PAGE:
So that handles what will happen to the low-end, and that’s information we have access to and can easily extrapolate from. But it’s the high-end that everyone wants to know about, and it’s the high-end we’re just now beginning to see some data for.

The ‘Goyf Level

Tarmogoyf 2

Take a look at that Tarmogoyf chart. We’re seeing it predictably slide down. Compare to this chart from the Future Sight Tarmogoyf when the original Modern Masters came out on June 7, 2013.

Tarmogoyf 1

You can see there that the original Tarmogoyf not only didn’t drop, it actually rose in between the announcement of the set and its release. Viewed in that lens—a price increase despite a reprint incoming—it’s really not surprising that ‘Goyf spiked after the first GP Vegas.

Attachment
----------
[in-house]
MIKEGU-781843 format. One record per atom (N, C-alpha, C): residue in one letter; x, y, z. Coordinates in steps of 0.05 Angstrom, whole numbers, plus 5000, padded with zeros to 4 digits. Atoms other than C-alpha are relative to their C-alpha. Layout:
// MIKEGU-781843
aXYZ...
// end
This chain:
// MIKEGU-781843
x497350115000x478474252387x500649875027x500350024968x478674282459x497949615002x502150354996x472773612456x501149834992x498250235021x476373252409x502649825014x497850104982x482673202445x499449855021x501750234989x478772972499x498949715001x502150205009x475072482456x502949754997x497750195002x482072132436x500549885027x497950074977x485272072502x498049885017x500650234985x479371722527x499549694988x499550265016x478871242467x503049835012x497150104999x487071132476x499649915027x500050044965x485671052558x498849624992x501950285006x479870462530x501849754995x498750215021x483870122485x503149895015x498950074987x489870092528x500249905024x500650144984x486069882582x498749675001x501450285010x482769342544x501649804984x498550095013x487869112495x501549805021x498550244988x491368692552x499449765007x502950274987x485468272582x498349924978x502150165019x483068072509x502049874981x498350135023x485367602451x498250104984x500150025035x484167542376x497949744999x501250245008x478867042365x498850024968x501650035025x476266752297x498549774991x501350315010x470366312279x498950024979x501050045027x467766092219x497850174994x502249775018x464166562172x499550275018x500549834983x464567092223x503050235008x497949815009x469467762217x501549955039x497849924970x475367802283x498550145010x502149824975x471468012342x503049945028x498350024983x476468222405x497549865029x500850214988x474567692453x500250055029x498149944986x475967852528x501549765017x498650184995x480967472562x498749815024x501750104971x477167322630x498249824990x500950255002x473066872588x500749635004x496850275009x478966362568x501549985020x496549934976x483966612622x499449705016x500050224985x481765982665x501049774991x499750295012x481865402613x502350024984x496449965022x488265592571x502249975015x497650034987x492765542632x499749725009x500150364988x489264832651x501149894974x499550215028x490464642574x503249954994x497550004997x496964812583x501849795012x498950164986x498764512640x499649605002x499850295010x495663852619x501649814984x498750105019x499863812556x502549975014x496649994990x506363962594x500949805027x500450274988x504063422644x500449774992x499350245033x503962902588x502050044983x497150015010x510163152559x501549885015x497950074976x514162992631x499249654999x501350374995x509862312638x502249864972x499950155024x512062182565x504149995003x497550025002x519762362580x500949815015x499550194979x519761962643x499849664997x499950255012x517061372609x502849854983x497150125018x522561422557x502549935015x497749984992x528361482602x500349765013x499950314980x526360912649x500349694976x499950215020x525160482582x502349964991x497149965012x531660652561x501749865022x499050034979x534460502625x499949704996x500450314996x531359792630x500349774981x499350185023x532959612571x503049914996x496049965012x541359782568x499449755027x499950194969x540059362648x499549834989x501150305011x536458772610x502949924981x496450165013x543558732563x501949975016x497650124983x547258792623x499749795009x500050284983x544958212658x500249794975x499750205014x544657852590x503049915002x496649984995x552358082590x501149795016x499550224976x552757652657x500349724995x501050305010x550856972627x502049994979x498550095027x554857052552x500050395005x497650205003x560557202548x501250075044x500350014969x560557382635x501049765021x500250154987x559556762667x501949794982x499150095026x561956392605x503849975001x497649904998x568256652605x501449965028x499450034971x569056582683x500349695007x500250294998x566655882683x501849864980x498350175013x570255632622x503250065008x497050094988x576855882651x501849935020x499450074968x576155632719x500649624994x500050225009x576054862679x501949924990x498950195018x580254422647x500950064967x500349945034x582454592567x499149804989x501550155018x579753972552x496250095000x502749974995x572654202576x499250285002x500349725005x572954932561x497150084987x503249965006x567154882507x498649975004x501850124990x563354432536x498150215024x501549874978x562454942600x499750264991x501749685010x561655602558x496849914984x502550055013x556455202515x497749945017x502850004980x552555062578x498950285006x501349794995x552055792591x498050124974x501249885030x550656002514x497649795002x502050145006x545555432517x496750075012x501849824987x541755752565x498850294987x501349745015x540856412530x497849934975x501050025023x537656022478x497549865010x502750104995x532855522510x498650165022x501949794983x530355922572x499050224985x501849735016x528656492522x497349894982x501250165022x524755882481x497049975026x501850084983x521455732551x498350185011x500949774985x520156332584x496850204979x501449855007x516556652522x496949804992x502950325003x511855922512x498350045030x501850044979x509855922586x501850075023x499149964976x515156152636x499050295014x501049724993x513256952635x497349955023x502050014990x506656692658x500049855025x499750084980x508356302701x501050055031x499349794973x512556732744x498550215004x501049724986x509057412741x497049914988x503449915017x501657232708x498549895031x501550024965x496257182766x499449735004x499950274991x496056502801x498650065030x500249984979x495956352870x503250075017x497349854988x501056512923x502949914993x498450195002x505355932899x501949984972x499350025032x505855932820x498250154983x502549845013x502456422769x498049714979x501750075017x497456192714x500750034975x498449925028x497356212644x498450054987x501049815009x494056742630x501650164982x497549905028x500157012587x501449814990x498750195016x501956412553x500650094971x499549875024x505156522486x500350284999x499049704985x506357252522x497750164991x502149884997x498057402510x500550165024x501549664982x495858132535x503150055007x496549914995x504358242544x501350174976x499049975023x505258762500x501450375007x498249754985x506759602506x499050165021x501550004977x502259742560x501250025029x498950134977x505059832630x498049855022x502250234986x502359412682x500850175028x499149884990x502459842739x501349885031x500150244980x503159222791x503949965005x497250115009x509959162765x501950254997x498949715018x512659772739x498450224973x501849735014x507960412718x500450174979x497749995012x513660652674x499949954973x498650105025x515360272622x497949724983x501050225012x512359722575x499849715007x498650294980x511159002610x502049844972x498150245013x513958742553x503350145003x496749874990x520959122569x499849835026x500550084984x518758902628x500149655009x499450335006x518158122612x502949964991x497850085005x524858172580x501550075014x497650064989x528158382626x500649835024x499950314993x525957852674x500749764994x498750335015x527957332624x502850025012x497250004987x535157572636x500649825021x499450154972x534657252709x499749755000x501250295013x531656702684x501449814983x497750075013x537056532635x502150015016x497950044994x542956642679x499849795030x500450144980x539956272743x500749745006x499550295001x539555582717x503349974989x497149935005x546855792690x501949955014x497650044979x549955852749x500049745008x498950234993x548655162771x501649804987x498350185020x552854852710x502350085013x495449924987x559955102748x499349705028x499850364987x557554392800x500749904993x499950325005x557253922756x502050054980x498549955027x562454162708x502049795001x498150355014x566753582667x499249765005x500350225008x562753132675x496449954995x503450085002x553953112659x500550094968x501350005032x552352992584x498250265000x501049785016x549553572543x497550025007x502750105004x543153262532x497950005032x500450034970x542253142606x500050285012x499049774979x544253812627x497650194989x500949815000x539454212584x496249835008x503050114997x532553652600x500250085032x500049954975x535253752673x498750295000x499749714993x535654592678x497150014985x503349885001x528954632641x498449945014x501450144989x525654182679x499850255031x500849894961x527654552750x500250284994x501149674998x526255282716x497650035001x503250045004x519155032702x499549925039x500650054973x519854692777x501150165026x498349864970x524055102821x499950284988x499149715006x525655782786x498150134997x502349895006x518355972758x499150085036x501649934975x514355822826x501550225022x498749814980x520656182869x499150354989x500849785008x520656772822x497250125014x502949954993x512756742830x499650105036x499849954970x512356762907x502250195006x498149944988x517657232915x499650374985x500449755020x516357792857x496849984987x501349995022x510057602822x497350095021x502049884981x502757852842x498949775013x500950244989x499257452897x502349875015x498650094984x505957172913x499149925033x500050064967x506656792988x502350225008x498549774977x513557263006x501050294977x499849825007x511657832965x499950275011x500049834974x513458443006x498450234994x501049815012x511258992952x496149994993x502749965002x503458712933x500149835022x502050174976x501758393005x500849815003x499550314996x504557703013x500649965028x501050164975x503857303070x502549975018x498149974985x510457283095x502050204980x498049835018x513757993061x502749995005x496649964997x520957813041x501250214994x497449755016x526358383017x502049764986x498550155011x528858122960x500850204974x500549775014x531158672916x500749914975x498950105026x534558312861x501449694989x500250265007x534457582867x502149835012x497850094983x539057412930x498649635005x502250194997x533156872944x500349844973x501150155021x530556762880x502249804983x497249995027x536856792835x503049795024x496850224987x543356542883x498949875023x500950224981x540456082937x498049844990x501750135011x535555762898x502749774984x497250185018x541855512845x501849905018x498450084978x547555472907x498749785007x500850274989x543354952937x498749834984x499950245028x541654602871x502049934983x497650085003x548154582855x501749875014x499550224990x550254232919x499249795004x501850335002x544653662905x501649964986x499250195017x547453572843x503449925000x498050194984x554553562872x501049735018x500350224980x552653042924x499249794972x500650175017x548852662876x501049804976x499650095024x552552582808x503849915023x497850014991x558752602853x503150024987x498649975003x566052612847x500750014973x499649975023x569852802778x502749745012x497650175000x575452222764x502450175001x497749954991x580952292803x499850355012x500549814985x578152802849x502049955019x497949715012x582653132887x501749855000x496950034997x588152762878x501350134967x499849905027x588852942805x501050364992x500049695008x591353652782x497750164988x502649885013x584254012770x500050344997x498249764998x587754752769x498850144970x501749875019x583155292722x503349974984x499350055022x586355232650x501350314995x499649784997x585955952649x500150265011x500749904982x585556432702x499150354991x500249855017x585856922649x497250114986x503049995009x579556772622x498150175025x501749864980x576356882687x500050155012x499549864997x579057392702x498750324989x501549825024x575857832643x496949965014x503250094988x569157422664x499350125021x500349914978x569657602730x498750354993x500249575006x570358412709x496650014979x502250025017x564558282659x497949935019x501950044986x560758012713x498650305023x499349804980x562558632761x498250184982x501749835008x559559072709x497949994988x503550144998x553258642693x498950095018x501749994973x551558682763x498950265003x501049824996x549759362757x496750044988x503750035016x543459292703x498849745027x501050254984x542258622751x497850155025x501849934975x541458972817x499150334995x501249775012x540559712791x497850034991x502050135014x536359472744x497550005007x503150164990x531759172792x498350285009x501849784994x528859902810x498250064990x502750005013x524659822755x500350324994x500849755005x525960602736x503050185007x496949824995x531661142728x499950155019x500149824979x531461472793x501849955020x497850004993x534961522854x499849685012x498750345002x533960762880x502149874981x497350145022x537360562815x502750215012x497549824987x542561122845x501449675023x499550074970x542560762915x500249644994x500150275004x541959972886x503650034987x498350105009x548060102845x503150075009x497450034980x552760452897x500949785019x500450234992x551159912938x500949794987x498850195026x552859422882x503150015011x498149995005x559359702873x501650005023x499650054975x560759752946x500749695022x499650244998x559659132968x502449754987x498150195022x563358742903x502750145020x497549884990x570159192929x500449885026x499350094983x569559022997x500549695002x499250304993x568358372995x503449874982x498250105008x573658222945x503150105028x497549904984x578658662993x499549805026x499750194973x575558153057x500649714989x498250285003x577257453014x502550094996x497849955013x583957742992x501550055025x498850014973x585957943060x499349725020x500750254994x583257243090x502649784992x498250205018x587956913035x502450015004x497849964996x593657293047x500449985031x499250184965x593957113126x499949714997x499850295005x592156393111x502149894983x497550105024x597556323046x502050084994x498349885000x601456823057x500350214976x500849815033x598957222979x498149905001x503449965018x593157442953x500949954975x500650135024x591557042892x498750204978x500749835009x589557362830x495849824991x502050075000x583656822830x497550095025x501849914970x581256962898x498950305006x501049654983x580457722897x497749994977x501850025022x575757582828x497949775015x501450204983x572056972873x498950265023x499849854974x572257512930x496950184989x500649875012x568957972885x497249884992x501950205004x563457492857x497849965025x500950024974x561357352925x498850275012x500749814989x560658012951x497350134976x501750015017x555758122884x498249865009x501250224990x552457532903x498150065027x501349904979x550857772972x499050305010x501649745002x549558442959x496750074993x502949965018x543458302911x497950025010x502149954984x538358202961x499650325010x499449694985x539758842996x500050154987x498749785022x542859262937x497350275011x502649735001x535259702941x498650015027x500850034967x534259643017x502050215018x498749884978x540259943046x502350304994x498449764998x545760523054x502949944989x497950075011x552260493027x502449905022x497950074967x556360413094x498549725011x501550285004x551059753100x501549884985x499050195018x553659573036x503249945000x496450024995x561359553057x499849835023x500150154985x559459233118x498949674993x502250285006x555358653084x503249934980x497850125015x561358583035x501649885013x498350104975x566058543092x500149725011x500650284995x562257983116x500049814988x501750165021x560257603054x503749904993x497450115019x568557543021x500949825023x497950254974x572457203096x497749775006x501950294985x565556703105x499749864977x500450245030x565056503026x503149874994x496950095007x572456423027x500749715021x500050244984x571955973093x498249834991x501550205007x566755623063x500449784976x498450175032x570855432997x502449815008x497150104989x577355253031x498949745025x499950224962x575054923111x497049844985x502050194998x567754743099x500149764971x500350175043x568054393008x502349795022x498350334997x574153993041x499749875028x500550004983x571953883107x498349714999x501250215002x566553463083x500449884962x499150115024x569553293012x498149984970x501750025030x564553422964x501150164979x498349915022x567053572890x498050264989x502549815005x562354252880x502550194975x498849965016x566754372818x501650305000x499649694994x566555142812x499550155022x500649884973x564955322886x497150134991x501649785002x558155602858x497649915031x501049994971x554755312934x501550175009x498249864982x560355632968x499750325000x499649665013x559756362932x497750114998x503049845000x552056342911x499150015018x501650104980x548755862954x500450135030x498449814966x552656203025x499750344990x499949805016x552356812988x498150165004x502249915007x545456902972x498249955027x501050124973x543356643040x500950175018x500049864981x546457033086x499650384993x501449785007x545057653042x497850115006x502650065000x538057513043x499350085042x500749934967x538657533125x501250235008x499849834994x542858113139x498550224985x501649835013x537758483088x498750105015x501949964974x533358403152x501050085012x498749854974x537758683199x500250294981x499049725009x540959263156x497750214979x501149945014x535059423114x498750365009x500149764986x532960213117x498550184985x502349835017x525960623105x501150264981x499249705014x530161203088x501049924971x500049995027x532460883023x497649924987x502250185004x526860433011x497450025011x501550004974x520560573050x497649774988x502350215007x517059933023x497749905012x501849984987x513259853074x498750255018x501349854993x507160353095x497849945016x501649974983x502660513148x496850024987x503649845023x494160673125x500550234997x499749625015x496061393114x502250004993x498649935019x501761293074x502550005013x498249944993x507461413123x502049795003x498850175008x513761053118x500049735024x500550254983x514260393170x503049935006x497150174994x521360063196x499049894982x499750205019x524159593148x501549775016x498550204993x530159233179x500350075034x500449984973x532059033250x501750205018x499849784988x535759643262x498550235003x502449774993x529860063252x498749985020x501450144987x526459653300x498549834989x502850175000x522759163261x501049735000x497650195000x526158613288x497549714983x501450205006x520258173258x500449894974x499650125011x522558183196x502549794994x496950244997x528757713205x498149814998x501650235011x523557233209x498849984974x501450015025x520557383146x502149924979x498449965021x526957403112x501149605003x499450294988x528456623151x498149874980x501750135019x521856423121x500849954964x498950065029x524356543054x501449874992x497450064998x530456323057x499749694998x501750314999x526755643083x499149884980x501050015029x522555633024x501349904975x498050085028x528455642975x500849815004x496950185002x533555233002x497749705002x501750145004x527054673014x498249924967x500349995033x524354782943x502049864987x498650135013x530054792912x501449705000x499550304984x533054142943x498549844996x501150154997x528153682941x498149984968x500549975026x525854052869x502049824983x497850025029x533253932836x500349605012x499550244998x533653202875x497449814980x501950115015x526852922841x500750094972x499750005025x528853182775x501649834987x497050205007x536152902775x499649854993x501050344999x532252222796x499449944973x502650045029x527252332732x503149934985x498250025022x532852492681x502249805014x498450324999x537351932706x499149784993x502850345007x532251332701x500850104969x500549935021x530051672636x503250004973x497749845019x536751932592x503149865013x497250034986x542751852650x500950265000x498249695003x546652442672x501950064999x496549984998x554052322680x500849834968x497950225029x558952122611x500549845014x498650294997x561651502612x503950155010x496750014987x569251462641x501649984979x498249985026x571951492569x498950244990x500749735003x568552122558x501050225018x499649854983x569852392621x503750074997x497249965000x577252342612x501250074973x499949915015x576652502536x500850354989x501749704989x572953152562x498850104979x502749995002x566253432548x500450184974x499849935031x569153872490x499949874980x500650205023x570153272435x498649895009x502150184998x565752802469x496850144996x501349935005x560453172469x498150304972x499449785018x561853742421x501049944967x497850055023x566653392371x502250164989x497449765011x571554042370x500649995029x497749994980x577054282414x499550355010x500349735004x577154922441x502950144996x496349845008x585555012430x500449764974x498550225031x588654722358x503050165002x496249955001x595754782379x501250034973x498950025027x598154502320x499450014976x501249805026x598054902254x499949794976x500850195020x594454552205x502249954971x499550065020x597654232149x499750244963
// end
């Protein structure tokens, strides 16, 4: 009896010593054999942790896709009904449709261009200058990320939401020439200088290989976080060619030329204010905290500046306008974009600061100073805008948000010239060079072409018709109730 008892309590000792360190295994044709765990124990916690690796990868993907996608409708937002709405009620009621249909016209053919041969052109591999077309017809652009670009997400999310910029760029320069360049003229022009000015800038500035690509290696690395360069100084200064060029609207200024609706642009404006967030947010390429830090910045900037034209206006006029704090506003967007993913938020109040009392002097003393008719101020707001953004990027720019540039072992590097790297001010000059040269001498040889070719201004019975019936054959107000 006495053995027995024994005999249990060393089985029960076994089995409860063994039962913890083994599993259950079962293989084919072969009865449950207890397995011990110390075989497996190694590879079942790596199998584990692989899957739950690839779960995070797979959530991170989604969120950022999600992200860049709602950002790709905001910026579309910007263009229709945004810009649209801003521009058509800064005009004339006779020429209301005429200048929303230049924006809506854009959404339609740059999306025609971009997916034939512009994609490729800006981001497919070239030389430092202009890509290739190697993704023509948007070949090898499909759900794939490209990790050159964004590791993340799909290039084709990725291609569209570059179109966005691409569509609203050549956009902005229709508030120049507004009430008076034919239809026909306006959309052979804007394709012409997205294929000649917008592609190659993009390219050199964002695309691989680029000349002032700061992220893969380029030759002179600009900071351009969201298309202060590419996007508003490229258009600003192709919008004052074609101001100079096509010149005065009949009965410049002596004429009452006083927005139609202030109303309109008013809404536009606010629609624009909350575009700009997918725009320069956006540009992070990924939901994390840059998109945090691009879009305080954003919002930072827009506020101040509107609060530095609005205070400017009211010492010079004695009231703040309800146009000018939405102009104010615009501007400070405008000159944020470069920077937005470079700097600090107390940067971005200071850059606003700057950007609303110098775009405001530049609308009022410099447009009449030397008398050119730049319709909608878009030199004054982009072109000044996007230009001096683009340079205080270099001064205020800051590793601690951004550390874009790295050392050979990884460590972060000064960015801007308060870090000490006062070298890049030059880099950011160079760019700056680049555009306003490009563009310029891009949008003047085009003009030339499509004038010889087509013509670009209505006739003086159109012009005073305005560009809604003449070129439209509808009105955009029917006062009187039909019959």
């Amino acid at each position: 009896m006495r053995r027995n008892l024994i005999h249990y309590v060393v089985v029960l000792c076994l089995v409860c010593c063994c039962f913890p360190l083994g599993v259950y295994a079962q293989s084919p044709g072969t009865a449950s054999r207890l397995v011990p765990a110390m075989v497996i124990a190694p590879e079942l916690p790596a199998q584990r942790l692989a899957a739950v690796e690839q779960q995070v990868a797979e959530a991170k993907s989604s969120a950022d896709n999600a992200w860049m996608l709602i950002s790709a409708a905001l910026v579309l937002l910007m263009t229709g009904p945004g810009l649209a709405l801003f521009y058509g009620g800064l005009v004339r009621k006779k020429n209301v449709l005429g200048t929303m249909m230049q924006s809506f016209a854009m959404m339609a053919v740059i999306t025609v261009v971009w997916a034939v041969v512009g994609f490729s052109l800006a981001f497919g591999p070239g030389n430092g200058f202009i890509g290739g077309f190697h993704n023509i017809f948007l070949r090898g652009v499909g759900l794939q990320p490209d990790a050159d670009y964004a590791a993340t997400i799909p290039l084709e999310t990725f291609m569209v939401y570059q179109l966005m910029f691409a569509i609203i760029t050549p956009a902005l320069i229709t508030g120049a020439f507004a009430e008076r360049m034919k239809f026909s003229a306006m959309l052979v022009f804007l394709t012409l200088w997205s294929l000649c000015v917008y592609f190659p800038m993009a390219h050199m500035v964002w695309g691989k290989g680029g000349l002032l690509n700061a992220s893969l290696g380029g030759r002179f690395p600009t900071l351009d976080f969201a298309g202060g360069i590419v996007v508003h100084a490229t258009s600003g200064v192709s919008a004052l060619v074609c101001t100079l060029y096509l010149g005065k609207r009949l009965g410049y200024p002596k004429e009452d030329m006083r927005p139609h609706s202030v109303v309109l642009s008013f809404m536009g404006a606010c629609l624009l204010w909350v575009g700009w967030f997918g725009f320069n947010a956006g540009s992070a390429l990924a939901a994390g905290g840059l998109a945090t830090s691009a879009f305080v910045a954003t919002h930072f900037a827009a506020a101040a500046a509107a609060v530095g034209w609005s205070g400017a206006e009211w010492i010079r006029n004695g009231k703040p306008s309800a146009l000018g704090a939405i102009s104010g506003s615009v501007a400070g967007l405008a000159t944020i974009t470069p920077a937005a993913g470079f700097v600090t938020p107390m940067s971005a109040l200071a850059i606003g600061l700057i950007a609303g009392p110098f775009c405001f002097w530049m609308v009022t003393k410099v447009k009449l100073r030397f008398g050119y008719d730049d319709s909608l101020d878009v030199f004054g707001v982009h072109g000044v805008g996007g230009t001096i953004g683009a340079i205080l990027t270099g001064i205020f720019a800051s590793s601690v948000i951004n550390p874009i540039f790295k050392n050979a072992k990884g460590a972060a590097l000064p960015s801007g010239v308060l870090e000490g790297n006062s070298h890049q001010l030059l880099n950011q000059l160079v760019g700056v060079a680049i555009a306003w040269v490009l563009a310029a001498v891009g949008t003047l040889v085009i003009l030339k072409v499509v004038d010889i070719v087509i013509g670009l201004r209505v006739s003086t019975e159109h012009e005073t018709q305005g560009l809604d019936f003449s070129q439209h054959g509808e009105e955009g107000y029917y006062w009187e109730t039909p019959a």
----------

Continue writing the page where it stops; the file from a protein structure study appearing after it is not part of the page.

Magic was growing very quickly around that time, and that growth makes sense. While Magic isn’t shrinking in 2015, it’s not experiencing the growth that it was then, either. Throw in a larger print run and the fact we’re seeing a price drop this time around, it makes a lot more sense for Tarmogoyf to fall lower in the coming months.


How low? I think that’s still to be determined, and what we see the price of the newest printing do in the next month is going to determine it. While I do expect a drop, I’m not quite sure I expect $100 ‘Goyfs, and I have a few reasons why.

The first is the recent news that there won’t be a second print run of Modern Masters 2015. Wizards got a lot of heat over the print run of the first Modern Masters not being large enough since it didn’t drop prices as much as people would have hoped, but people have to remember WOTC’s goals here.